English composer Steve Elcock describes his emergence from total obscurity
At the age of seventeen, I sat the entrance examination to go to Oxford to read music. The written papers had gone fairly well, I thought, but the oral part, which necessitated travelling to Oxford, had been a disaster. In a room full of twenty or thirty other hopefuls, we were played a short piece on the piano and asked to take it down in dictation. If it had been in the Baroque or Classical style, this would have been hard enough, but it sounded post-Schoenbergian to my ears. I simply didn’t have a clue. I went away certain of my failure and resigned to not studying music at Oxford. When, a few weeks later, the expected letter confirming my rejection turned out instead to be one informing me that they were offering me a place, both my surprise and satisfaction were enormous.
People told me that I had it made. What they weren’t to know was that less than three weeks into the first term I would be back home, near-suicidal and carrying the seeds of a life-long sense of my inferiority as a musician and inadequacy as a human being.
Picking up the pieces took time (a lot of them are still down there somewhere), but a year later I felt able to embark on a Bachelor of Education degree at a local university. As part of this course, I had the opportunity to spend a year in France, which I took, still with fears that homesickness might get the better of me. But I enjoyed the experience so much, in addition to meeting my future wife there, that I resolved to come back to live in France once I had finished my studies. This decision was facilitated by the fact that teaching practice had shown me that I didn’t want to teach in schools.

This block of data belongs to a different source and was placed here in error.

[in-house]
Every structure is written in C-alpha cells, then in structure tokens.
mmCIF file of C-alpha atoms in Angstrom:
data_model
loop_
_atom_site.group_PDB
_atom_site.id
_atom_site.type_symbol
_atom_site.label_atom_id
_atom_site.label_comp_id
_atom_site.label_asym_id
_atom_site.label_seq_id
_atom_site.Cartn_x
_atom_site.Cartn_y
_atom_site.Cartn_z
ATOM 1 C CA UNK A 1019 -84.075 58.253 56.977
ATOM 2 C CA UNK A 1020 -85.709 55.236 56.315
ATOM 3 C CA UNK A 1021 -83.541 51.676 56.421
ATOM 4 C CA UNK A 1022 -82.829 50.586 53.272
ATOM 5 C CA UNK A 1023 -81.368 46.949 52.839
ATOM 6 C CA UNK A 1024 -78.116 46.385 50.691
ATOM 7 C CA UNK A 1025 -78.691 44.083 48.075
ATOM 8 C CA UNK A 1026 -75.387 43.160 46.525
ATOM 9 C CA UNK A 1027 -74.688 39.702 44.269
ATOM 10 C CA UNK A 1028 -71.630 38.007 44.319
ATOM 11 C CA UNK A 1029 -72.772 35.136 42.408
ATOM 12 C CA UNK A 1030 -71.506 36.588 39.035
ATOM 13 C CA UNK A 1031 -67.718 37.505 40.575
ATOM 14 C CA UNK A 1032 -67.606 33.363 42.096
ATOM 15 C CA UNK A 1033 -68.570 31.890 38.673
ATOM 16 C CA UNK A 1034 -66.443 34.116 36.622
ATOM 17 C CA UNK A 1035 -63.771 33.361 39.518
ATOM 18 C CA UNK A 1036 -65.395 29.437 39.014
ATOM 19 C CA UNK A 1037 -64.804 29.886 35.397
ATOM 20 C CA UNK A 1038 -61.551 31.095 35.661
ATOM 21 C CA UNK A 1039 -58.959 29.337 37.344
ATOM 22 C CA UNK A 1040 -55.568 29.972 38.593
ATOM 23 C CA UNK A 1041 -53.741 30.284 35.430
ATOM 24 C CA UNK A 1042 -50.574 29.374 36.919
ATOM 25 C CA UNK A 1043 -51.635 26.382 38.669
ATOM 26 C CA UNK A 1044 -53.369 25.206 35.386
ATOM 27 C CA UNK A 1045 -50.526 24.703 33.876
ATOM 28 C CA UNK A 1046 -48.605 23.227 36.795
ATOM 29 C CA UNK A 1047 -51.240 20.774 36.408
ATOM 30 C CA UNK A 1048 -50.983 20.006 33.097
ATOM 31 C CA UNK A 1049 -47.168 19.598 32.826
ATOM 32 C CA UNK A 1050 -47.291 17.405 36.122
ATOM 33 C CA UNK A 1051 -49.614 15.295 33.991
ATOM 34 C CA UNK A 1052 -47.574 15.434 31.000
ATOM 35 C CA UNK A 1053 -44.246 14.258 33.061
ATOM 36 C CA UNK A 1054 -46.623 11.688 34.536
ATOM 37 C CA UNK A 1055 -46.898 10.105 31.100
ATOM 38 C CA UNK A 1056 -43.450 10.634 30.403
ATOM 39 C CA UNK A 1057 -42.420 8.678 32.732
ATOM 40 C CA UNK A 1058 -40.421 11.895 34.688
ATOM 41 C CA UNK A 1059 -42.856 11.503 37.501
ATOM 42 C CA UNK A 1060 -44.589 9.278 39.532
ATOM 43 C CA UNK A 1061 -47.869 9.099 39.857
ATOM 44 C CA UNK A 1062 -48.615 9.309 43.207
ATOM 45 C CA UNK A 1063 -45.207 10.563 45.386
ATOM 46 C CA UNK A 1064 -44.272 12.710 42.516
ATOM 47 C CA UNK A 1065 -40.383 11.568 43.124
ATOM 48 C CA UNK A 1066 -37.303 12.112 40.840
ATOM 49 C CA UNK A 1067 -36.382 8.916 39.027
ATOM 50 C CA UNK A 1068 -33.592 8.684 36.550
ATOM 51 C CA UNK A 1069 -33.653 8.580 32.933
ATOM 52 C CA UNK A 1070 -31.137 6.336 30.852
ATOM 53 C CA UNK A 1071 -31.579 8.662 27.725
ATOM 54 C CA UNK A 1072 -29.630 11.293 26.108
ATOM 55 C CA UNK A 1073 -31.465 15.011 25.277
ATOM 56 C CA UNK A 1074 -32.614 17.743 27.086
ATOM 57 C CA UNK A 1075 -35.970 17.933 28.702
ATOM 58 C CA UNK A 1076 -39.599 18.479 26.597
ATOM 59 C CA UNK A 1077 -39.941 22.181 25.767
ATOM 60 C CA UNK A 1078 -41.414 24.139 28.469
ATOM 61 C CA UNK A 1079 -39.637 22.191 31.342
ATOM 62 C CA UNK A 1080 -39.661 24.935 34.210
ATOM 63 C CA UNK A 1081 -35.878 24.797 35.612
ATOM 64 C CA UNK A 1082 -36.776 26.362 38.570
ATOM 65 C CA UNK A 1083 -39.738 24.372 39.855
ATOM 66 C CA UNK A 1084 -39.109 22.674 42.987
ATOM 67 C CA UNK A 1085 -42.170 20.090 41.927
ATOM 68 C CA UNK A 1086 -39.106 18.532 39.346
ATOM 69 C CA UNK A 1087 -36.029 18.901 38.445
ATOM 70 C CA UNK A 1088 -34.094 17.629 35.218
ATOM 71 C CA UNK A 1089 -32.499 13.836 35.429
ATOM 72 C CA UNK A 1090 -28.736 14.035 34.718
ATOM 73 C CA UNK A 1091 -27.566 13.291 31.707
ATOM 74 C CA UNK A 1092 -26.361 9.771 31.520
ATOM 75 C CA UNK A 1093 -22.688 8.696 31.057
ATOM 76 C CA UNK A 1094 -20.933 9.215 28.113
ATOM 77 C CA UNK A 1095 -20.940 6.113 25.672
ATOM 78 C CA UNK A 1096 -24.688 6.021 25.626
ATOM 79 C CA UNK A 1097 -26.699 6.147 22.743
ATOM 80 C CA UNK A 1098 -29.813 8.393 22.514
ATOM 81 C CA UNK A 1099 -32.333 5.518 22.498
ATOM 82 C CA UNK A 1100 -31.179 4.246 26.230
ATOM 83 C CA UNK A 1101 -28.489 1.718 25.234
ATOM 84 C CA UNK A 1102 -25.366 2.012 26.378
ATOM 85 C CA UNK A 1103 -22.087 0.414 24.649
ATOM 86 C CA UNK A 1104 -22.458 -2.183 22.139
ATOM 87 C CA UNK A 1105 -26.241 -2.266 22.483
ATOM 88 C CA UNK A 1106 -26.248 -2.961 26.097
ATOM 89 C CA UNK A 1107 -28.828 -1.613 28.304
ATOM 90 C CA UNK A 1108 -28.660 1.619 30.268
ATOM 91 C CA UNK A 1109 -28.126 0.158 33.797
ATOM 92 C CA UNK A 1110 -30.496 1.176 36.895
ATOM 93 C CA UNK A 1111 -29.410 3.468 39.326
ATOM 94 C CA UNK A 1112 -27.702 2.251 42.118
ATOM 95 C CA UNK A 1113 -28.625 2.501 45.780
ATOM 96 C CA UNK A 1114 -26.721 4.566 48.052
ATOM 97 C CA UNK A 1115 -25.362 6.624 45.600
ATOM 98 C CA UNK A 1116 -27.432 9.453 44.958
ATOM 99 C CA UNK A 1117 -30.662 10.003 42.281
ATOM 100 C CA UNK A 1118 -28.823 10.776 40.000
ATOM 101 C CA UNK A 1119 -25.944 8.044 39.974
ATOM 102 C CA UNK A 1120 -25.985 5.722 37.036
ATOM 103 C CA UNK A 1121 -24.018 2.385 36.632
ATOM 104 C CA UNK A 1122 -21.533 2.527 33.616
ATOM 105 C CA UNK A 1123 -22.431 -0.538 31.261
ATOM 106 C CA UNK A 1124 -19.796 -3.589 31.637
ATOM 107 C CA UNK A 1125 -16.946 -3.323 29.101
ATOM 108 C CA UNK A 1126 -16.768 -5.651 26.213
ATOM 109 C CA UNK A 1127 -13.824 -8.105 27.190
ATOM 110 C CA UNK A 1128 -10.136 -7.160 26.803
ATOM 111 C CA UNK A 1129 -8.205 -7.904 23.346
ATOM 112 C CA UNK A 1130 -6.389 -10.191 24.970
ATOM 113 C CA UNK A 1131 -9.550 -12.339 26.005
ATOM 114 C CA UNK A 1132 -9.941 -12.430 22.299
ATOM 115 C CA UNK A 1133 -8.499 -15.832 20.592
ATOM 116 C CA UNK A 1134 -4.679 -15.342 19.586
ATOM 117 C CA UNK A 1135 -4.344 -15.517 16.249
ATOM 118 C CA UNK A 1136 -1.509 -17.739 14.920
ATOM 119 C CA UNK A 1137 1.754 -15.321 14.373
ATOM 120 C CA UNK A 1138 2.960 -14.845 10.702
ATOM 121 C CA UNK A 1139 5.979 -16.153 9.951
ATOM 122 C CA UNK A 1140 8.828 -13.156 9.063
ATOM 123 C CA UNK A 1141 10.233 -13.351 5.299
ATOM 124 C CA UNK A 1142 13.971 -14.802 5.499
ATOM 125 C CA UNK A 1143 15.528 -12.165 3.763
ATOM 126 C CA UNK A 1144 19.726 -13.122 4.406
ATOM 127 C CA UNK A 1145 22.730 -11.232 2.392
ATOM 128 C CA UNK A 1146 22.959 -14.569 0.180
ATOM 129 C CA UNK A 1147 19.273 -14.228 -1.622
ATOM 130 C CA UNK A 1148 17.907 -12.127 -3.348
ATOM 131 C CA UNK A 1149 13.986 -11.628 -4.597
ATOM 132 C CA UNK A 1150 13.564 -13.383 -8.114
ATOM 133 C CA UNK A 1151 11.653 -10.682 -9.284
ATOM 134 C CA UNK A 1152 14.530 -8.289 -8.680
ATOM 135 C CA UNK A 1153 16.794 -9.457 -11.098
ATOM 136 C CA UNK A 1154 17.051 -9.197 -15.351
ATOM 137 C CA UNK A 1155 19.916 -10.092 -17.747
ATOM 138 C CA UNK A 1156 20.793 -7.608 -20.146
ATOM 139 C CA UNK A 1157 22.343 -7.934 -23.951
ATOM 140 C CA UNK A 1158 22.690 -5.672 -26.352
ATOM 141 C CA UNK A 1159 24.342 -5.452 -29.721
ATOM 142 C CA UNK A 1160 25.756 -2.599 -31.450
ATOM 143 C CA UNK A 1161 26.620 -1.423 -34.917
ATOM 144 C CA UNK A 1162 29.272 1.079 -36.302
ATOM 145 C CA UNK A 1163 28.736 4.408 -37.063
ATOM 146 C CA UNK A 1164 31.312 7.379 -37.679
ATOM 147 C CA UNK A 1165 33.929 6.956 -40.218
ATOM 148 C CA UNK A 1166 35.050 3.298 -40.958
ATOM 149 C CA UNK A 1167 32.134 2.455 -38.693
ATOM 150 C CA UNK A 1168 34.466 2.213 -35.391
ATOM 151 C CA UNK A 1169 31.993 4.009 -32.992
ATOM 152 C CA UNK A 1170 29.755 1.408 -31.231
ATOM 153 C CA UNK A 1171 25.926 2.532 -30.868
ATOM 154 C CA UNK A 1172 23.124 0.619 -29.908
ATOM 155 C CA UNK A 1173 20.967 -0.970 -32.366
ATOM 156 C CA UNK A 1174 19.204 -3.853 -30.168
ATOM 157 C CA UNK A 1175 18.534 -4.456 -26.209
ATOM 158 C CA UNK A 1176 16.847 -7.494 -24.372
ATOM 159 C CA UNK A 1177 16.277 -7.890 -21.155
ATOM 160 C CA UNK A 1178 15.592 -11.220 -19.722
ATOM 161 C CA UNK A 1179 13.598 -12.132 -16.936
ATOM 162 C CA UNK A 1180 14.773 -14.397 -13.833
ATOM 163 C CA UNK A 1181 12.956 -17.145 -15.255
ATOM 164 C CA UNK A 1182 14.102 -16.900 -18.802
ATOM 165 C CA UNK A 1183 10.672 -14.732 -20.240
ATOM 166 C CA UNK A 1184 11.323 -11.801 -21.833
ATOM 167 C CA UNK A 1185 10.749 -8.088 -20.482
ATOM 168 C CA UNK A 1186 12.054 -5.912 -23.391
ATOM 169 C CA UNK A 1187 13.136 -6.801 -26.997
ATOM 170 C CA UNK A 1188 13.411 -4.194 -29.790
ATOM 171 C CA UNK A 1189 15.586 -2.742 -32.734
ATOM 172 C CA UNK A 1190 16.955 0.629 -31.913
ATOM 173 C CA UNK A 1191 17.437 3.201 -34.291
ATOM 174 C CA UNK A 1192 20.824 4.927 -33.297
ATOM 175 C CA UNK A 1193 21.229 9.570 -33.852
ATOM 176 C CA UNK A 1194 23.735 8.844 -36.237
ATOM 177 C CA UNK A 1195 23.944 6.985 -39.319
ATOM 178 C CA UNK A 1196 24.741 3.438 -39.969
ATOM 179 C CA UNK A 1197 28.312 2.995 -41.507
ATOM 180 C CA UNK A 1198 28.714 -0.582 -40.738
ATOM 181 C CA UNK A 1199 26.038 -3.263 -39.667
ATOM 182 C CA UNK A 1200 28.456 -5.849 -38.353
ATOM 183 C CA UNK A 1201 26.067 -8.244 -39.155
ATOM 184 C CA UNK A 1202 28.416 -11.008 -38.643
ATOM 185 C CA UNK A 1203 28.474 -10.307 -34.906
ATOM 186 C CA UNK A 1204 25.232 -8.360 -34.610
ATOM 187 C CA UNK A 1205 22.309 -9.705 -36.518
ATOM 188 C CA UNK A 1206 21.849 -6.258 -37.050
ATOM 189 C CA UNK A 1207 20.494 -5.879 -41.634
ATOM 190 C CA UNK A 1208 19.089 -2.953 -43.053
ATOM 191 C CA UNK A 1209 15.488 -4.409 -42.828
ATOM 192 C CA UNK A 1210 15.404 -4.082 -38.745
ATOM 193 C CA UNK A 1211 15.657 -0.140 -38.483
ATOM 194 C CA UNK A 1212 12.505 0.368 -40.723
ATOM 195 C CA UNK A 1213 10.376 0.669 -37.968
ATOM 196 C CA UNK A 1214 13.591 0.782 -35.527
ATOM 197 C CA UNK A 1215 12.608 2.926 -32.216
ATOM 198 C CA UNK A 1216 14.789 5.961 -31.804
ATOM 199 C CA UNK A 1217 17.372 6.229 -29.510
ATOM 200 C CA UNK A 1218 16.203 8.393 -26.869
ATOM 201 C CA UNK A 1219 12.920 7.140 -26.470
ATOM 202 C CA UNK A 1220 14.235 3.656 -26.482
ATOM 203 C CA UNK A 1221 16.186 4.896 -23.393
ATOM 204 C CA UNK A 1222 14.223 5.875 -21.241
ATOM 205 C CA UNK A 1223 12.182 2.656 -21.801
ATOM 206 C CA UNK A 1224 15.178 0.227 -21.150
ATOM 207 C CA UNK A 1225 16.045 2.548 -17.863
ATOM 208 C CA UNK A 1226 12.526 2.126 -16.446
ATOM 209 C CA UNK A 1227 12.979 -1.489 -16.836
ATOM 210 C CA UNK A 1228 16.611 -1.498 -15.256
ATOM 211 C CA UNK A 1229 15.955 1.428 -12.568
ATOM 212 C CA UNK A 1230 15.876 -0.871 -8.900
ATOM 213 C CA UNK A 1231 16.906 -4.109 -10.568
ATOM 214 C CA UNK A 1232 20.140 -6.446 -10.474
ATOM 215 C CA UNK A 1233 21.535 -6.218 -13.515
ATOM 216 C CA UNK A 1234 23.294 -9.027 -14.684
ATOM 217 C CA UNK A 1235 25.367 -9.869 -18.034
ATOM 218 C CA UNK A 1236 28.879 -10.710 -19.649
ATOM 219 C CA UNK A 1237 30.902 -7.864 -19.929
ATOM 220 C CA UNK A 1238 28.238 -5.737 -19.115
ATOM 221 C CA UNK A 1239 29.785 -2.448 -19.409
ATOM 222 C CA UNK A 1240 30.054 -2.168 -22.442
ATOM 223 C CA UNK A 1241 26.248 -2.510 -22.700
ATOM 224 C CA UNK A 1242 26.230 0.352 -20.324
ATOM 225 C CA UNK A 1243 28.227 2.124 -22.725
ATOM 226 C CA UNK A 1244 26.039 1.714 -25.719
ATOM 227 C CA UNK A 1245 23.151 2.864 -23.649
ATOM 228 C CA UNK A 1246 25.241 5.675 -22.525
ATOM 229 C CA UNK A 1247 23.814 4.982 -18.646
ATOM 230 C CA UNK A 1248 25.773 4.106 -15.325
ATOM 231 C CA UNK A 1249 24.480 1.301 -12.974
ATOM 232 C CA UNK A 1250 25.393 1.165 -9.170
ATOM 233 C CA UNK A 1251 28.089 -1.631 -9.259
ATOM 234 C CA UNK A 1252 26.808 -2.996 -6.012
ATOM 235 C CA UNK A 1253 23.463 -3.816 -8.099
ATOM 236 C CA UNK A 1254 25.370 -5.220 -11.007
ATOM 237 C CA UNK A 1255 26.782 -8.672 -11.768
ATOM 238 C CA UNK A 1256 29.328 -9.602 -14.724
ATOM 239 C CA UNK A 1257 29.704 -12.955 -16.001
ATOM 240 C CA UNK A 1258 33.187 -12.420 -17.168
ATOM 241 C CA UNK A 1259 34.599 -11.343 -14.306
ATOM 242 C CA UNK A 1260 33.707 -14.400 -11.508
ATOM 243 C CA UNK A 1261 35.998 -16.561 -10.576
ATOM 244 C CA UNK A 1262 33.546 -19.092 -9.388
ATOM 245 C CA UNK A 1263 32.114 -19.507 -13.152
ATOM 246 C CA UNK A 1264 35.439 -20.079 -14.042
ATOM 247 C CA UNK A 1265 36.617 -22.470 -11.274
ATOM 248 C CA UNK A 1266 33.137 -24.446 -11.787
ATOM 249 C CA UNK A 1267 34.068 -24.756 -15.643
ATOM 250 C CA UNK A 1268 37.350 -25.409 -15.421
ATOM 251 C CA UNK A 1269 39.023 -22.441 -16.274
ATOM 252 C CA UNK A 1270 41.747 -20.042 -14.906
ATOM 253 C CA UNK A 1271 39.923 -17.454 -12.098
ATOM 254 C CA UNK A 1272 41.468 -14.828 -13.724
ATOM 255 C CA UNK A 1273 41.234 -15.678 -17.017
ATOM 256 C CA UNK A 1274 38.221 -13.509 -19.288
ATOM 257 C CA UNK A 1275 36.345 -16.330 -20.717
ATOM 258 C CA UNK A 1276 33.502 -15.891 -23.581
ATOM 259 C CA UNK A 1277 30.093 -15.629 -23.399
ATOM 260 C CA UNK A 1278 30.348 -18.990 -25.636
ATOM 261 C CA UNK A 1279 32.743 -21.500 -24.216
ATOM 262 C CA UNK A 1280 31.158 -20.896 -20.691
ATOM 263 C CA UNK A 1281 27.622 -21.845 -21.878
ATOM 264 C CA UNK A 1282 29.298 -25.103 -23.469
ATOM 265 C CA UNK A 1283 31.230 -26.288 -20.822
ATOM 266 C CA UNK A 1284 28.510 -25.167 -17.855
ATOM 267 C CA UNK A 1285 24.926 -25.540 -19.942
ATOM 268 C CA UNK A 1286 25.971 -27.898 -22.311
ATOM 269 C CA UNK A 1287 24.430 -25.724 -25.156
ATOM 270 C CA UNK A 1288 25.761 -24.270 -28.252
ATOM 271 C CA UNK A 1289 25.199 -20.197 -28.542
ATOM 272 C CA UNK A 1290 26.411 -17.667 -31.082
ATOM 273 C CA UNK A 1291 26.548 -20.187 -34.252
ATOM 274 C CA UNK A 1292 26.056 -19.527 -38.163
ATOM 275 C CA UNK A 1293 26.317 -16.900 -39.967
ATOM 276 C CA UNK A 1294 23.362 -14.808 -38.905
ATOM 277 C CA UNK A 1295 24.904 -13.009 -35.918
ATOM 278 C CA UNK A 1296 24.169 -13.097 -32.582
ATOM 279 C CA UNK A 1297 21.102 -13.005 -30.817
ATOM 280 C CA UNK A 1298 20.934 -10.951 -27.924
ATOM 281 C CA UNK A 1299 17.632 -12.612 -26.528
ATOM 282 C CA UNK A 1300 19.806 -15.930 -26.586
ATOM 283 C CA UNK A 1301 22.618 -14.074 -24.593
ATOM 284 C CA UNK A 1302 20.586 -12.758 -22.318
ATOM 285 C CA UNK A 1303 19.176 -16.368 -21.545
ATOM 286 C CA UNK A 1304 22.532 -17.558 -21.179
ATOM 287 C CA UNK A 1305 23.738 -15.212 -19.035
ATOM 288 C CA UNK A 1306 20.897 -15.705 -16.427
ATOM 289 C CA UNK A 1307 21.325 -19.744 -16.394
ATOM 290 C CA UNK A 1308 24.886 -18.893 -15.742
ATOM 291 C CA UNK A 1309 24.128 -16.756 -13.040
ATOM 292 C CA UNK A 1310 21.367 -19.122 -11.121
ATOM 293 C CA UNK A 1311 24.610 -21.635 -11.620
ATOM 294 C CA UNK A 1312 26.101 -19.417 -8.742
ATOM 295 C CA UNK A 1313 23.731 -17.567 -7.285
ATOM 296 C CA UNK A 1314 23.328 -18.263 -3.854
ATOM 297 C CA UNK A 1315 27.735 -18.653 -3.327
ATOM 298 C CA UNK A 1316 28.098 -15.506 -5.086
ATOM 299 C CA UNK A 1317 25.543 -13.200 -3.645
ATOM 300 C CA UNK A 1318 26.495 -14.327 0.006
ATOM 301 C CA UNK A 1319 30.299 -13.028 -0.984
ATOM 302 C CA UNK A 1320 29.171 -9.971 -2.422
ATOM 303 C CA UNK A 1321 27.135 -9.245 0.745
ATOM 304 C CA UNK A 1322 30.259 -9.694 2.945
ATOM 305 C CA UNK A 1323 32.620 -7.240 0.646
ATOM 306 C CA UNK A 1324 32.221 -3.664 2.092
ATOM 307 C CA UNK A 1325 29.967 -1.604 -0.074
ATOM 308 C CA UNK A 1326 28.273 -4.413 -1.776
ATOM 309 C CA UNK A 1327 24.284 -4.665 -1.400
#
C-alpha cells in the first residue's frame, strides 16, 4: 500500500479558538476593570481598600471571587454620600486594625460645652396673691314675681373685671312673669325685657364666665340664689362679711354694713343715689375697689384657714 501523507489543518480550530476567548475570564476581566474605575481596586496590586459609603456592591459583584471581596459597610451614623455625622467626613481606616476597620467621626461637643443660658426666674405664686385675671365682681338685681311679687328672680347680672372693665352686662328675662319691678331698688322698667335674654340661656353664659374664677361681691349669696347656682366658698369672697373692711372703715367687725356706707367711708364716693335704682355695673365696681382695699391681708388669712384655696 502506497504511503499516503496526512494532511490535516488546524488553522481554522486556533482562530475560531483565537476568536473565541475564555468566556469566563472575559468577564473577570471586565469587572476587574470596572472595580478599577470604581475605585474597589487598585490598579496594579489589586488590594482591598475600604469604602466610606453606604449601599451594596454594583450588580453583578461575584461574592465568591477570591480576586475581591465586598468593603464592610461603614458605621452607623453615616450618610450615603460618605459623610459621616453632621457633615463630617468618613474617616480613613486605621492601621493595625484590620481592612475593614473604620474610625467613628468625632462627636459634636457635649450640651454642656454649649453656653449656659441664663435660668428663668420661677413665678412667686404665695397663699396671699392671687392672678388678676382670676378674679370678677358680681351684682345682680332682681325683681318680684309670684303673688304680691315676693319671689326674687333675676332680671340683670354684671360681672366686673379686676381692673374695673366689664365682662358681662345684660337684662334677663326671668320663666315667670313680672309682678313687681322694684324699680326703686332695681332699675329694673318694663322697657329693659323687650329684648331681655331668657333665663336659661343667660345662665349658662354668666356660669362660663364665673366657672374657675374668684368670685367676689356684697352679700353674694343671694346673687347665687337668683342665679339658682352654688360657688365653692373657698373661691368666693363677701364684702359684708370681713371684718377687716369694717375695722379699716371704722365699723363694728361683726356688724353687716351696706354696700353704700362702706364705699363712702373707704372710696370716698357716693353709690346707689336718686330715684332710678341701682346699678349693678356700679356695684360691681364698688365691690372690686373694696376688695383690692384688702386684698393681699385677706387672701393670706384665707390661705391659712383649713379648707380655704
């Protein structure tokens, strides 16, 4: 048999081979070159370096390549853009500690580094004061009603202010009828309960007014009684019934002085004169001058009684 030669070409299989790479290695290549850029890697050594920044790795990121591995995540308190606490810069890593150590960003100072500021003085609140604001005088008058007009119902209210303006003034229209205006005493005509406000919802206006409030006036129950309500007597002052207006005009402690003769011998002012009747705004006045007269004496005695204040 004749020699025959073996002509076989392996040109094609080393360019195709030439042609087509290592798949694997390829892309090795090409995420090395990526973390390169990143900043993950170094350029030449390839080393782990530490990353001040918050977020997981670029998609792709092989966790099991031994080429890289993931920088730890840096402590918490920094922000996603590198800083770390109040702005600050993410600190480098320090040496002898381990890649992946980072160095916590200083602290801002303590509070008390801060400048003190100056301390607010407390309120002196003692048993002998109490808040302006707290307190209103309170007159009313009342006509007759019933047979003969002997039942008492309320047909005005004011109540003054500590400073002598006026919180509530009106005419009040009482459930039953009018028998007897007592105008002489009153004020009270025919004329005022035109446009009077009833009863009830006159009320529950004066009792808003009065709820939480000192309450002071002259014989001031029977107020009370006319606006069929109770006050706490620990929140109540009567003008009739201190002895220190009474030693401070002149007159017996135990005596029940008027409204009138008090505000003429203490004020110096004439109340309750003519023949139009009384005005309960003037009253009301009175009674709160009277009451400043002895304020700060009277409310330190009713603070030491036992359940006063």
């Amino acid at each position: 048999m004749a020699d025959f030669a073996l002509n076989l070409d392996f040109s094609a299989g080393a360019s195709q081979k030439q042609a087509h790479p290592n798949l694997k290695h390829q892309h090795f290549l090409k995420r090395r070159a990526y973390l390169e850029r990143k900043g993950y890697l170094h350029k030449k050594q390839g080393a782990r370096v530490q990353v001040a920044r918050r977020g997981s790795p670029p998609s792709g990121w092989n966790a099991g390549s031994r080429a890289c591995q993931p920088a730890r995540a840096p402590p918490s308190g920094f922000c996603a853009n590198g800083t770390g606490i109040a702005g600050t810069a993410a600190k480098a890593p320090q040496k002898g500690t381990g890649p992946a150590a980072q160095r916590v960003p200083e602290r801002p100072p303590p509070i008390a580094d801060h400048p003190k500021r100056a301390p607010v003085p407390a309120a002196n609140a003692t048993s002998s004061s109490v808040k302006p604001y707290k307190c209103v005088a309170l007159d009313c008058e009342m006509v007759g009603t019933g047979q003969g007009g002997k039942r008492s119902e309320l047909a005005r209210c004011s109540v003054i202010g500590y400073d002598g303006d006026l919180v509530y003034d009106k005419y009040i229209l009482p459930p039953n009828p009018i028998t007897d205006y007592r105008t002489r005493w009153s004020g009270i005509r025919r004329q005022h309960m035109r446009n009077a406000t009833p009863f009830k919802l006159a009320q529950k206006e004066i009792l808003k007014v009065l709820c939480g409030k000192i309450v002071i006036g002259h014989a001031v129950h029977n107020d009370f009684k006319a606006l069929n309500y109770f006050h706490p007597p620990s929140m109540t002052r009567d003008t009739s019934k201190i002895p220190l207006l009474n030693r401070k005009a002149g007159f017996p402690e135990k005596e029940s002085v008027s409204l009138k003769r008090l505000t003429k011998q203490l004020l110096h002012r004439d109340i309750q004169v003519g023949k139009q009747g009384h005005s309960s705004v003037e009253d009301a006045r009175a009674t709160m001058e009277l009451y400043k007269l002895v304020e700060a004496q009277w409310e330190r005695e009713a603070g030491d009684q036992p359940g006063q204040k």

I had been trying to compose since the age of about fifteen, but nothing came of these early attempts. It wasn’t till I was about to move to France and a friend introduced me to the music of Allan Pettersson that I started to find a voice, which first found its expression in four string quartets dating from the 1980s. Then for ten years: nothing, while I helped build up a language-consultancy firm in Lyon.
France seemed to me at that time a wilderness as far as classical music was concerned. My violin stayed in its case until one day, quite by chance, I met the president of the local amateur symphony orchestra. He encouraged me to go along to a rehearsal: they were sure to need violinists. To my surprise, I found the atmosphere convivial and the level of musicianship very high. Within three years, I had taken over as conductor. I had also begun writing pieces that the orchestra could play, and some of my early works received their first performance in this way.
But few amateur musicians of talent were now joining the orchestra since the local music school, long without any orchestra of its own, had been given a new lease of life through the nomination of a new director and a move up to conservatoire status. The small grant my orchestra received was insufficient to hire many professionals to fill the gaps left by young musicians who were now syphoned off into the conservatoire orchestra, and so in 2005 we gave our last concert.
All through this period I was writing as much as my day-job commitments allowed. Now that there was no orchestra to play my music, I abandoned the technical restraint that had of necessity been a feature of my earlier pieces: what did it matter if the music was technically difficult, since it wasn’t going to be played anyway?
In 2009 my short orchestral piece Hammering came to the attention of an old friend with whom I had all but lost touch. Mike George is a producer at the BBC and he was able to get the work (‘under the radar’, as he put it) performed in a BBC Philharmonic studio concert and subsequent broadcast, conducted by James MacMillan. This was the first professional performance of any of my pieces. I was 52.